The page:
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The impact of naive advice and observational learning in beauty-contest games

  • Martin G. Kocher

    ()

  • Matthias Sutter

    ()

  • Florian Wakolbinger

    ()

We study the impact of advice or observation on the depth of reasoning in an experimental beauty-contest game. Both sources of information trigger faster convergence to the equilibrium. Yet, we find that subjects who receive naive advice outperform uninformed subjects permanently, whereas subjects who observe others' past behavior before making their decision do only have a temporary advantage over uninformed subjects. We show in a simulation that the latter result is due to subjects failing to make the most out of observing others.

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File URL: http://eeecon.uibk.ac.at/wopec2/repec/inn/wpaper/2007-01.pdf
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Paper provided by Faculty of Economics and Statistics, University of Innsbruck in its series Working Papers with number 2007-01.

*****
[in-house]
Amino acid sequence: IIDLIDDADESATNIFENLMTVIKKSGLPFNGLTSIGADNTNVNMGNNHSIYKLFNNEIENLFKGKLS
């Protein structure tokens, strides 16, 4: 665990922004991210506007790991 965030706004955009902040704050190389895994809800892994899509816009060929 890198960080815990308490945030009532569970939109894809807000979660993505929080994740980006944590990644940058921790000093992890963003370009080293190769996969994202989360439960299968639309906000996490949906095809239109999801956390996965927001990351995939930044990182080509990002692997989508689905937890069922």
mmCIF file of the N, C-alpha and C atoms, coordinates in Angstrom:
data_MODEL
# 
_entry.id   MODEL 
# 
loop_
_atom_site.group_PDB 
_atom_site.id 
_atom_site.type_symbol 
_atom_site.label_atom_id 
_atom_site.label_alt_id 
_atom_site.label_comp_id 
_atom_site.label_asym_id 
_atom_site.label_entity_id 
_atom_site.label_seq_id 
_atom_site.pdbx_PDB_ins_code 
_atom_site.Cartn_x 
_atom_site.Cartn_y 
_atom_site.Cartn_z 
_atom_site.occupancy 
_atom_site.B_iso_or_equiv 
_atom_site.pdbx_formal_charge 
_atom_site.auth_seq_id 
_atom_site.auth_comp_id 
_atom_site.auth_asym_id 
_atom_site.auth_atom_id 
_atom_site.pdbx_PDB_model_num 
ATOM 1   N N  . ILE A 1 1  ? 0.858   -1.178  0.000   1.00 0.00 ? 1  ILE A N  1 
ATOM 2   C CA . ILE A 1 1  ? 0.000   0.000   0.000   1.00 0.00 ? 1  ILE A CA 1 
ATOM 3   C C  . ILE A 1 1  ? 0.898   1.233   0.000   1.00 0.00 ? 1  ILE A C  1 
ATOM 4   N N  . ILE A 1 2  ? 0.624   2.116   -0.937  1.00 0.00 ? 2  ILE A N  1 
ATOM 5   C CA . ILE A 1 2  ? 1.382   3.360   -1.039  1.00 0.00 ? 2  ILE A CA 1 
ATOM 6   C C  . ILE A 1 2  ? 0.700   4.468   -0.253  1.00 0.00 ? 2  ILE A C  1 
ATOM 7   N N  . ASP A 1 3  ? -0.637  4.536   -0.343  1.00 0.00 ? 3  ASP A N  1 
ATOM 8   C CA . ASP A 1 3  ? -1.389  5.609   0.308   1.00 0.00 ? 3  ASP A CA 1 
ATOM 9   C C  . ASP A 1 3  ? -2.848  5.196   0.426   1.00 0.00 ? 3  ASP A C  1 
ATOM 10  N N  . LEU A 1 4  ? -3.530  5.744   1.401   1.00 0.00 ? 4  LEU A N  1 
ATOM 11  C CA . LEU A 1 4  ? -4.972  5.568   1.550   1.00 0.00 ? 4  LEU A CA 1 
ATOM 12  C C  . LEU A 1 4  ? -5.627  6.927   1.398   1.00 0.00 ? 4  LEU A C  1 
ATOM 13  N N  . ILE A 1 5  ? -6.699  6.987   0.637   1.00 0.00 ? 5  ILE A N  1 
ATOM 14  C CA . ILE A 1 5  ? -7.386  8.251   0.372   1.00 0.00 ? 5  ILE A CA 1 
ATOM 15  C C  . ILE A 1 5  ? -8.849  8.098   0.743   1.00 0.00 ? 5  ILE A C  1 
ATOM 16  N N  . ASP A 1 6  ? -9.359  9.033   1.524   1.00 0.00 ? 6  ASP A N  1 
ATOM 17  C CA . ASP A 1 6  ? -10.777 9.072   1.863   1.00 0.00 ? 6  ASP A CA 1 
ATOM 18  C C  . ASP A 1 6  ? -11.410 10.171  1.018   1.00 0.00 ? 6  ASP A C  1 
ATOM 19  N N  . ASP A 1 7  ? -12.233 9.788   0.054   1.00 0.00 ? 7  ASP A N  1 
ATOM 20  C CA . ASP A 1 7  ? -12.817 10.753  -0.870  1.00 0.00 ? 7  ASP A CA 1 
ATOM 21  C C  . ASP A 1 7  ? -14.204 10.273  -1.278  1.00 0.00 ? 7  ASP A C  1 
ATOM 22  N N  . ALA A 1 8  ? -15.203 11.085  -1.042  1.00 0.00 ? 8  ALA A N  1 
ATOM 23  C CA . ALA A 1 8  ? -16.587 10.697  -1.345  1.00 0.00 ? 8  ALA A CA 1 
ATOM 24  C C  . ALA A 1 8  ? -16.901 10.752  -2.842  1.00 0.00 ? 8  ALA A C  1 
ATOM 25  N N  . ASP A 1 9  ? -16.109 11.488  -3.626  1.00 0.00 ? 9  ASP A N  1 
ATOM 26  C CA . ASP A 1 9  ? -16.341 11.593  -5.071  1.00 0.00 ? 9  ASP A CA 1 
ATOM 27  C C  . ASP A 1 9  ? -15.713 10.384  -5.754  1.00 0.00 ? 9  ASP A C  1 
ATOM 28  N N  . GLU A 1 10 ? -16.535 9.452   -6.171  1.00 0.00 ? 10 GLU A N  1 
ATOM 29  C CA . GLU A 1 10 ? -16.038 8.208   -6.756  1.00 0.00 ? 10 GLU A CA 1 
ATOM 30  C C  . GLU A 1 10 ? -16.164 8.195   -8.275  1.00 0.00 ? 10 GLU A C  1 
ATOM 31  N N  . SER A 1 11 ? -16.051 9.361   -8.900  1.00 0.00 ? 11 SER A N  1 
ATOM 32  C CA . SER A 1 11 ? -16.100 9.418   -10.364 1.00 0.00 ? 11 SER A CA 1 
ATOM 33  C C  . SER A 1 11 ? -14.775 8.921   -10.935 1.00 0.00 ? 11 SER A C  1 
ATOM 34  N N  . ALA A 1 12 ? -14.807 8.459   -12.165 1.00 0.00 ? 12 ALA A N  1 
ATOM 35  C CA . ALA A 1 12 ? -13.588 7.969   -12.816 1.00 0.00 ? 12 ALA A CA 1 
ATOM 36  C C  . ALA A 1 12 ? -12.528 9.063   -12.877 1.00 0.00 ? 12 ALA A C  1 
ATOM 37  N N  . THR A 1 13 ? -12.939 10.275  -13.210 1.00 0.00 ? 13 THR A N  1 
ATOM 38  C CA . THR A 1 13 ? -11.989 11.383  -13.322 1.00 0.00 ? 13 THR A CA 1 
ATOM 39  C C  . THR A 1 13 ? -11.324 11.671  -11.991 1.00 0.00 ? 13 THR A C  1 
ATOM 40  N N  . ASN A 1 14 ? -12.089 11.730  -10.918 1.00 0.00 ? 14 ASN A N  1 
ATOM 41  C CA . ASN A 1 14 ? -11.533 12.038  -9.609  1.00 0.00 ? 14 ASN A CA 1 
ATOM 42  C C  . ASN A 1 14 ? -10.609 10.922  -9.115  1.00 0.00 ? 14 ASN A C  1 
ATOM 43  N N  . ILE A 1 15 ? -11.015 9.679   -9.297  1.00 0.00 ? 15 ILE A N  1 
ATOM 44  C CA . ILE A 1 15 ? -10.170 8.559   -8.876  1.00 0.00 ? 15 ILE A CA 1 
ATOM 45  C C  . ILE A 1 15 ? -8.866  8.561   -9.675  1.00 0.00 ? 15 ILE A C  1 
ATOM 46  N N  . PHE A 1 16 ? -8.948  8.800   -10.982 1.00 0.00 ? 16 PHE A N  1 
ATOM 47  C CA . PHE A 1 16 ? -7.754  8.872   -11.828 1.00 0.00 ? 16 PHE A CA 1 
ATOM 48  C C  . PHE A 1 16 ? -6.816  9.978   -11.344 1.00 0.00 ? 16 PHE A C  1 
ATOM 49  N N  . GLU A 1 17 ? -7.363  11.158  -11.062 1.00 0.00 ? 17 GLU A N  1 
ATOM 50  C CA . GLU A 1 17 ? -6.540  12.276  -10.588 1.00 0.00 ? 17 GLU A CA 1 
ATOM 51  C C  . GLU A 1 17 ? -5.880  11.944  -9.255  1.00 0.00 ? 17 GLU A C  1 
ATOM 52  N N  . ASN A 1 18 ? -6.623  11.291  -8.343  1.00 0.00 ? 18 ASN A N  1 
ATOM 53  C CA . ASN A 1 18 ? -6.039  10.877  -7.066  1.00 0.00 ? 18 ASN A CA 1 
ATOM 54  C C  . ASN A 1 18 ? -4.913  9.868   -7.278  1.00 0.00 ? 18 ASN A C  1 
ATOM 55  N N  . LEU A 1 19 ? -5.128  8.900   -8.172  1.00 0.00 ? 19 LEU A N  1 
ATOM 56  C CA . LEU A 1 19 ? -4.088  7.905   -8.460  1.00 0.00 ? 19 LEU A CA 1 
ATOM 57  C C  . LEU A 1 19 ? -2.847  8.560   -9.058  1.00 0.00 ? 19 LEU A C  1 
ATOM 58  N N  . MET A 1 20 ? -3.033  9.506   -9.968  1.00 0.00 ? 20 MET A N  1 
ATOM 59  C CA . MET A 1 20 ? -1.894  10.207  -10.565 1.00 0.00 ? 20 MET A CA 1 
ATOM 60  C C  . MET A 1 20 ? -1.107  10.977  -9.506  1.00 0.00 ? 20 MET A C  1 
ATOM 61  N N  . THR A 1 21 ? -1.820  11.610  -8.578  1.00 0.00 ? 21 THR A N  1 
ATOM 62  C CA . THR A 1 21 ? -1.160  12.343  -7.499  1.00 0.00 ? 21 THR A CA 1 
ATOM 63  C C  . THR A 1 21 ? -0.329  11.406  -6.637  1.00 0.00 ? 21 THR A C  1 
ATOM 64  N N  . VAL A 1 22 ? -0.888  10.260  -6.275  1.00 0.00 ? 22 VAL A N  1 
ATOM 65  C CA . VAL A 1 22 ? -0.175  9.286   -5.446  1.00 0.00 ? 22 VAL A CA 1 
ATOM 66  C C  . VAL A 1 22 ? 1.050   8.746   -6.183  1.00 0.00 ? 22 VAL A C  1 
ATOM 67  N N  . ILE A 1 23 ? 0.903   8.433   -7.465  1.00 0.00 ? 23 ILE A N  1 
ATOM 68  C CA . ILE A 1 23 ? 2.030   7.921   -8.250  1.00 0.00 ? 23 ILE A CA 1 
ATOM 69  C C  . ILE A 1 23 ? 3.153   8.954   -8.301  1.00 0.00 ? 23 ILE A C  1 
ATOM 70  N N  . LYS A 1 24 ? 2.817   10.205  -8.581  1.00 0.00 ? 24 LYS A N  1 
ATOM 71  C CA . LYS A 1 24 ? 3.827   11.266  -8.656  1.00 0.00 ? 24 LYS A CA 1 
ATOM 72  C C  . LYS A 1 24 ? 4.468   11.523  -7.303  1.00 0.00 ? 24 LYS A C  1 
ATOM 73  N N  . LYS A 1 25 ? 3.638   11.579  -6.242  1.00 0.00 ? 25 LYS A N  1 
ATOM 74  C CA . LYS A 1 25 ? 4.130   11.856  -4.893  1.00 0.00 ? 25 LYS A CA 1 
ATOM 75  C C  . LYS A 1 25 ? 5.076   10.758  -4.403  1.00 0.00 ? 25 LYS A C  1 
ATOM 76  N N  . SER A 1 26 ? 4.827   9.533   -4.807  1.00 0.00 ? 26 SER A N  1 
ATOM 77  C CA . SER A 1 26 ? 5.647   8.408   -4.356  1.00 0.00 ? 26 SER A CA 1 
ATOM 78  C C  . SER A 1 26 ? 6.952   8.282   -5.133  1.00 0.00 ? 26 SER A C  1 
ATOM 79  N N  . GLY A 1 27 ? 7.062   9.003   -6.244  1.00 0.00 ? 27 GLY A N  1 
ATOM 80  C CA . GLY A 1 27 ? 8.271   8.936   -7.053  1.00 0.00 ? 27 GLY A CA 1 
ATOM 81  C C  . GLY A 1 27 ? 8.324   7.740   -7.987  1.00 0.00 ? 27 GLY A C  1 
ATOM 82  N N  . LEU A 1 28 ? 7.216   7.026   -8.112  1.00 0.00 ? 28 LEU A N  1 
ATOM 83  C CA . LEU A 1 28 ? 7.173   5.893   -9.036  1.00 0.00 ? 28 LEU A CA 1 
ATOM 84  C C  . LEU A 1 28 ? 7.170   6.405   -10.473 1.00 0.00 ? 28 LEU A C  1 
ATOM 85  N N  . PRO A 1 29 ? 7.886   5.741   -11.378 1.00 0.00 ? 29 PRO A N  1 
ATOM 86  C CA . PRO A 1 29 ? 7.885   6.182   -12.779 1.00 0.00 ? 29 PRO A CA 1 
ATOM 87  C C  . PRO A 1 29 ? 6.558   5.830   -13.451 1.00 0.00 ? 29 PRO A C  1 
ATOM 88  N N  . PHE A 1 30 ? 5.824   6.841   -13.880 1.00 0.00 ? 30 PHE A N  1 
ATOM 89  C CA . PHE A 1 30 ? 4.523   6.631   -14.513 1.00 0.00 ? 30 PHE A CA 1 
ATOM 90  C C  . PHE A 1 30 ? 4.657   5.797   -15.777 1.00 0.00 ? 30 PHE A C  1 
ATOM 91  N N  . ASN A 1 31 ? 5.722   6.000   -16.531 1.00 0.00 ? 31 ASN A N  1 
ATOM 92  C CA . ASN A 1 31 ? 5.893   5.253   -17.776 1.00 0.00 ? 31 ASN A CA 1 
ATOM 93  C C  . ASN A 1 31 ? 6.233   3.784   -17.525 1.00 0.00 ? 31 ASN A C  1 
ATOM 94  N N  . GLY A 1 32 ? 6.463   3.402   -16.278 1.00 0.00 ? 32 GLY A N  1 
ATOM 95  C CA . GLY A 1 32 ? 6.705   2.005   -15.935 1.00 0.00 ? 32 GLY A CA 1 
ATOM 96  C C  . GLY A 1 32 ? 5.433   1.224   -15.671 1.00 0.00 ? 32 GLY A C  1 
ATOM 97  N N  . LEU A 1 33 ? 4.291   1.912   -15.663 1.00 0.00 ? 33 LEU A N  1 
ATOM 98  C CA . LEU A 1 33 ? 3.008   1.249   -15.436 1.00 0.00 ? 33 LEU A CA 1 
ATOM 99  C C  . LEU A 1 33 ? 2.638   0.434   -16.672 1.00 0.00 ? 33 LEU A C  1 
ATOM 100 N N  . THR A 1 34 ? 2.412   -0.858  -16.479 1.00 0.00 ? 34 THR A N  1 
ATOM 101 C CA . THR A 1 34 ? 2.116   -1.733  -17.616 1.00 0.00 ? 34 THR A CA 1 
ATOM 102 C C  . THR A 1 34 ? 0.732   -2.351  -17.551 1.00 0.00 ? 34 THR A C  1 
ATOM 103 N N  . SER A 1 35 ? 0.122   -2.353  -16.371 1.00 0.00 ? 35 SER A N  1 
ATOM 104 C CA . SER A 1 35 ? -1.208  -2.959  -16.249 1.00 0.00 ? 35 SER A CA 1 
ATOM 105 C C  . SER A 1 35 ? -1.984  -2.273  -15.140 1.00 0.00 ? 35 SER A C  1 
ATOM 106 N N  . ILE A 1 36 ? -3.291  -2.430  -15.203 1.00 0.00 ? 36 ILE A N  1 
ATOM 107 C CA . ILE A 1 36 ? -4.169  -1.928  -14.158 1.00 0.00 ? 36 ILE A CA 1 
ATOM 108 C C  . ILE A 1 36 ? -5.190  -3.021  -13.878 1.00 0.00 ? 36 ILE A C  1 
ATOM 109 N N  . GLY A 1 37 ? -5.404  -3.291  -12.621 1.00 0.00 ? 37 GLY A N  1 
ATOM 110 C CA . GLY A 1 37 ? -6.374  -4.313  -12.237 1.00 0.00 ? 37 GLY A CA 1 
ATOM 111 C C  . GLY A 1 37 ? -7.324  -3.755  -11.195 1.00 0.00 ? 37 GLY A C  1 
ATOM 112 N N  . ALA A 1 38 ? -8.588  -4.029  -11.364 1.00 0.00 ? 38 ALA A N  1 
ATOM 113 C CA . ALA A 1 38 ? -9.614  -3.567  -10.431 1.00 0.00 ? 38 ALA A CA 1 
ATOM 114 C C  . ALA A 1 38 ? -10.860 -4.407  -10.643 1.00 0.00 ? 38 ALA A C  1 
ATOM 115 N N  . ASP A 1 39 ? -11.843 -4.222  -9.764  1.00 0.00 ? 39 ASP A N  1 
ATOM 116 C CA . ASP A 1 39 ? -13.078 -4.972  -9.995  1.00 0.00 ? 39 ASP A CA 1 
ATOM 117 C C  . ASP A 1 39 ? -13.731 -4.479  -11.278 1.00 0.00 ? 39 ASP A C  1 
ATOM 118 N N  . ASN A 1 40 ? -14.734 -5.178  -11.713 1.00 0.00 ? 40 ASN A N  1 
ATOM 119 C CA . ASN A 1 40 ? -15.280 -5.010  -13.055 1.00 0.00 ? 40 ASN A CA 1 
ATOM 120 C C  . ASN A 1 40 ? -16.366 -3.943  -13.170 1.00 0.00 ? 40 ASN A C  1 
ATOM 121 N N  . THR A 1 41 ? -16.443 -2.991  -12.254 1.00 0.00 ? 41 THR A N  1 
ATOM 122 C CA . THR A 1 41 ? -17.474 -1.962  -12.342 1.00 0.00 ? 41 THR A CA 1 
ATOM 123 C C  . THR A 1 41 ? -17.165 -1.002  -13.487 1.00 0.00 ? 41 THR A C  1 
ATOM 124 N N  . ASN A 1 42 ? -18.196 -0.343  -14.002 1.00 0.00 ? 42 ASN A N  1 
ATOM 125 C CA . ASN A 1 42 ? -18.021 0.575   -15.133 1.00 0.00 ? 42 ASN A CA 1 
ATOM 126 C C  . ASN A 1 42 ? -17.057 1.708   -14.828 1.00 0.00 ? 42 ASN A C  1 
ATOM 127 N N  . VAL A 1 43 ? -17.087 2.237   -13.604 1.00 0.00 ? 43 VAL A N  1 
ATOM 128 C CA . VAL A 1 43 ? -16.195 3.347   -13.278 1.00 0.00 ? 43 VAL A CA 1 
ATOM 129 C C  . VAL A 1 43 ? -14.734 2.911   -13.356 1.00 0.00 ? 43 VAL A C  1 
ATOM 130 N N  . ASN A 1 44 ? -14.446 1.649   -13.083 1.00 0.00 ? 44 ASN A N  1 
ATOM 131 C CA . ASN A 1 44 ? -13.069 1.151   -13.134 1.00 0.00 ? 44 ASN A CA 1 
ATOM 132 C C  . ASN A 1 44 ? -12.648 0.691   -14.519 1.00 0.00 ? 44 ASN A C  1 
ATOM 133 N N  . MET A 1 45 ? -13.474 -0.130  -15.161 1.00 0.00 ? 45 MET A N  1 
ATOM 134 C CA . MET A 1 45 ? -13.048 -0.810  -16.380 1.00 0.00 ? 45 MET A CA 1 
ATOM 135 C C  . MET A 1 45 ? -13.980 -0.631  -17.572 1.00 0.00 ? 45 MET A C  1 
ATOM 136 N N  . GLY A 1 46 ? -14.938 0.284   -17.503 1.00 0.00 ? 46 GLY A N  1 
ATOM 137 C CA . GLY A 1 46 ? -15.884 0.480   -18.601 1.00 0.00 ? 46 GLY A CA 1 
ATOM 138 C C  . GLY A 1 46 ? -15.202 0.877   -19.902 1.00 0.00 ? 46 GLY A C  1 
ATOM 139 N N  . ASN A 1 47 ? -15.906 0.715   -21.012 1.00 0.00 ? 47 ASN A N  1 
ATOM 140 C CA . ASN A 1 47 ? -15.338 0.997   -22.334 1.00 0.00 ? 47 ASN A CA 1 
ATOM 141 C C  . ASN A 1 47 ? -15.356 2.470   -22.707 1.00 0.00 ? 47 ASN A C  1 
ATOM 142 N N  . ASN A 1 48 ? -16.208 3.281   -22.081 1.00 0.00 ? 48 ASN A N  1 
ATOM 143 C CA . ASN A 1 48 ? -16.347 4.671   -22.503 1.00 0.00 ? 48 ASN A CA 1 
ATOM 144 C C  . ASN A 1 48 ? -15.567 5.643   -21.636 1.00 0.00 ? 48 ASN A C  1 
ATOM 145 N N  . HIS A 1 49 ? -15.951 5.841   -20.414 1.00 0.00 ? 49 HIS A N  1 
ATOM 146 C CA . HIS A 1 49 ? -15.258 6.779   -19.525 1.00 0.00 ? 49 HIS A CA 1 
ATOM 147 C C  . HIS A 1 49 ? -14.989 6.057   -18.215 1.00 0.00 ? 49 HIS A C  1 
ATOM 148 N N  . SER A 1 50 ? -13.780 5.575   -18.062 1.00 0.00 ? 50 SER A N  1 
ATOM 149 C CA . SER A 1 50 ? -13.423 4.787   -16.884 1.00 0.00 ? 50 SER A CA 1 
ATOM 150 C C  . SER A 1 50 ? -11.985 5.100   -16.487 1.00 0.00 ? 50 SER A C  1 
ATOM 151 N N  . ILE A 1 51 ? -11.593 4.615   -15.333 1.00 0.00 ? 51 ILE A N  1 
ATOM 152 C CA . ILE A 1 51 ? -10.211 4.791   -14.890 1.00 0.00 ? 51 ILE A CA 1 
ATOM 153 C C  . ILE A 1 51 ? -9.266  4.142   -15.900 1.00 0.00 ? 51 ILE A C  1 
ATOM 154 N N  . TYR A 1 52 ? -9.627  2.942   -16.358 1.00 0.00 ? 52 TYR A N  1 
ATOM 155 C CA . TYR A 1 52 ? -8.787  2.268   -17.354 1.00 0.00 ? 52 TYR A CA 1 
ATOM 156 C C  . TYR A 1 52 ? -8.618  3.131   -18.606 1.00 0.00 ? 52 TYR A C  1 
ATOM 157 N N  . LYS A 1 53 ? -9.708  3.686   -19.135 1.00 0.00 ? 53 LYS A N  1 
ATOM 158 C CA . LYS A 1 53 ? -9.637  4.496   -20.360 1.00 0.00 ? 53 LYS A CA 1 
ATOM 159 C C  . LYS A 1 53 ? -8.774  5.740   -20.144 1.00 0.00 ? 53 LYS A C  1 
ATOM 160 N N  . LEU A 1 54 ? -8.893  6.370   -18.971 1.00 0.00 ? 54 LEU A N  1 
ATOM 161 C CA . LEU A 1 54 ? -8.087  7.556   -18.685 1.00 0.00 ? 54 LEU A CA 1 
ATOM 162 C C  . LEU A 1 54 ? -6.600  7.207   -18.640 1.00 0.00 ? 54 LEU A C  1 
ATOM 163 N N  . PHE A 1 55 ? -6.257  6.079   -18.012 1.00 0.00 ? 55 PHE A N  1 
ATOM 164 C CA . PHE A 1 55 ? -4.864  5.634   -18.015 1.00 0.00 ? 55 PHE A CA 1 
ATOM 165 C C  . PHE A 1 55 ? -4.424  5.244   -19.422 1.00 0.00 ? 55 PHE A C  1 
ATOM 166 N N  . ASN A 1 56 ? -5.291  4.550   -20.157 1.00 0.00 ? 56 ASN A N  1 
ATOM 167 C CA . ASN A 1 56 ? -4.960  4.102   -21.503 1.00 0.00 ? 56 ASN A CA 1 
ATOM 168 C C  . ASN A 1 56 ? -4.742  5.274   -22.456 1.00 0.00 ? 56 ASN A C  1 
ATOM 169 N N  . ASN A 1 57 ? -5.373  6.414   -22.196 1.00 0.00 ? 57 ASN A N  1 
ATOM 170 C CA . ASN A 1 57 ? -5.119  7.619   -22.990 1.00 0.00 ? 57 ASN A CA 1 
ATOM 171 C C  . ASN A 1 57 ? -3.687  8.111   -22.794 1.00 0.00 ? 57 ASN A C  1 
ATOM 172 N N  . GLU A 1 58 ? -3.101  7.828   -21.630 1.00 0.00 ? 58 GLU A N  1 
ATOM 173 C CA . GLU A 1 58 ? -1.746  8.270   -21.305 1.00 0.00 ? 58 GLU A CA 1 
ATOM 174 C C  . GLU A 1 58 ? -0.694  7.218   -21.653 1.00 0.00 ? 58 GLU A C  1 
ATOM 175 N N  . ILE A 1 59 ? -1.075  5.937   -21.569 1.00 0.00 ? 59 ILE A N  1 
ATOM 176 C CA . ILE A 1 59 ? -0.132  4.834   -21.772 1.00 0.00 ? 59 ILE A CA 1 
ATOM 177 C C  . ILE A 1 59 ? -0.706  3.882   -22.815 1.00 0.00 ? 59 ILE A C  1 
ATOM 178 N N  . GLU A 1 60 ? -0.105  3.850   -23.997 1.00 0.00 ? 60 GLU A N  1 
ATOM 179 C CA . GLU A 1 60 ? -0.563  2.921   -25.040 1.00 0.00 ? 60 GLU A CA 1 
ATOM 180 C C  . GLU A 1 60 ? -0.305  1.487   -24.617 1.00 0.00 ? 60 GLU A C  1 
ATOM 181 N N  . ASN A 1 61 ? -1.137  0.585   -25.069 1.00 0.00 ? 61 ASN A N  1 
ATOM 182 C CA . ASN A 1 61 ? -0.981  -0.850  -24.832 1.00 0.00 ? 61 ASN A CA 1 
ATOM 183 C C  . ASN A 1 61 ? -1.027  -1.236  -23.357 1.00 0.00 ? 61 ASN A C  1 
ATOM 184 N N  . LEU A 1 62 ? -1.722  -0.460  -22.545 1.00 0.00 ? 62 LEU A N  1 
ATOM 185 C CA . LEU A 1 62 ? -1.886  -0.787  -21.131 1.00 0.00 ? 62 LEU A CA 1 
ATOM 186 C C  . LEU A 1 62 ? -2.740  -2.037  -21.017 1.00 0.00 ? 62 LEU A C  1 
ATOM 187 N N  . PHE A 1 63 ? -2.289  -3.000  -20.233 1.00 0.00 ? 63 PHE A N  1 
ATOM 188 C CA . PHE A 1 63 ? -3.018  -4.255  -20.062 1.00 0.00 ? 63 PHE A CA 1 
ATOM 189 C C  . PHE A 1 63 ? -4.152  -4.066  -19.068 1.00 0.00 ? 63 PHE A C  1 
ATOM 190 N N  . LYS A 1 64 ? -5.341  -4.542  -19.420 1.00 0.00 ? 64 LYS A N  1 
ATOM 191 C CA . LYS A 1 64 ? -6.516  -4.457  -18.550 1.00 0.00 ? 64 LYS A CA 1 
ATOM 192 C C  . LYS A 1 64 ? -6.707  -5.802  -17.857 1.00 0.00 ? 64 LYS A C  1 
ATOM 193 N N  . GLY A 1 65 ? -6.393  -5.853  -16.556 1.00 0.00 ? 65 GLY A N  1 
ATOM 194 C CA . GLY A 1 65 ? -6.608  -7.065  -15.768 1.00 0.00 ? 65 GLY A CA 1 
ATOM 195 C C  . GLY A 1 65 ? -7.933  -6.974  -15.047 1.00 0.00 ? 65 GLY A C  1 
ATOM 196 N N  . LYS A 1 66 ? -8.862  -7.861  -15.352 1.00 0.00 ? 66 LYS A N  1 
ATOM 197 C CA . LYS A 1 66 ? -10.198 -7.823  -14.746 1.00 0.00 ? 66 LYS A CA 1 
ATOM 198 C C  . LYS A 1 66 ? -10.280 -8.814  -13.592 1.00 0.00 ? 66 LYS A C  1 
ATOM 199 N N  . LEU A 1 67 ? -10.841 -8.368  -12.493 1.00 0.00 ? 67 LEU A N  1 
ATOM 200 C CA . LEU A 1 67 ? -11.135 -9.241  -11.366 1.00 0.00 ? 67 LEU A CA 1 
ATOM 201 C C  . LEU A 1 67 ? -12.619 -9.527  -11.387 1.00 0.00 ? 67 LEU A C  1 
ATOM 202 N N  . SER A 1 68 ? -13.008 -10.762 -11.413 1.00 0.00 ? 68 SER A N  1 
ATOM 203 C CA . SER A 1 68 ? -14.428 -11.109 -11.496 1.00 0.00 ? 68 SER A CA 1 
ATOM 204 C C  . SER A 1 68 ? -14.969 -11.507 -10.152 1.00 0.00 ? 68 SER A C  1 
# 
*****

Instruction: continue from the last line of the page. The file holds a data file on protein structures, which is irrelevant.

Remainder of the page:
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Length: 37 pages
Date of creation: Jan 2007
Date of revision:
Handle: RePEc:inn:wpaper:2007-01
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  1. Albert Satorra & Antoni Bosch-Domenech & Jose Garcia-Montalvo & Rosemarie Nagel, 2002. "One, two, (three), infinity: Newspaper and lab beauty-contest experiments," Artefactual Field Experiments 00011, The Field Experiments Website.
  2. Camerer, Colin F. & Ho, Teck-Hua & Chong, Juin-Kuan, 2002. "Sophisticated Experience-Weighted Attraction Learning and Strategic Teaching in Repeated Games," Journal of Economic Theory, Elsevier, vol. 104(1), pages 137-188, May.
  3. Colin Camerer & Teck Ho & Kuan Chong, 2003. "Models of Thinking, Learning, and Teaching in Games," American Economic Review, American Economic Association, vol. 93(2), pages 192-195, May.
  4. Ananish Chaudhuri & Sara Graziano & Pushkar Maitra, 2006. "Social Learning and Norms in a Public Goods Experiment with Inter-Generational Advice -super-1," Review of Economic Studies, Oxford University Press, vol. 73(2), pages 357-380.
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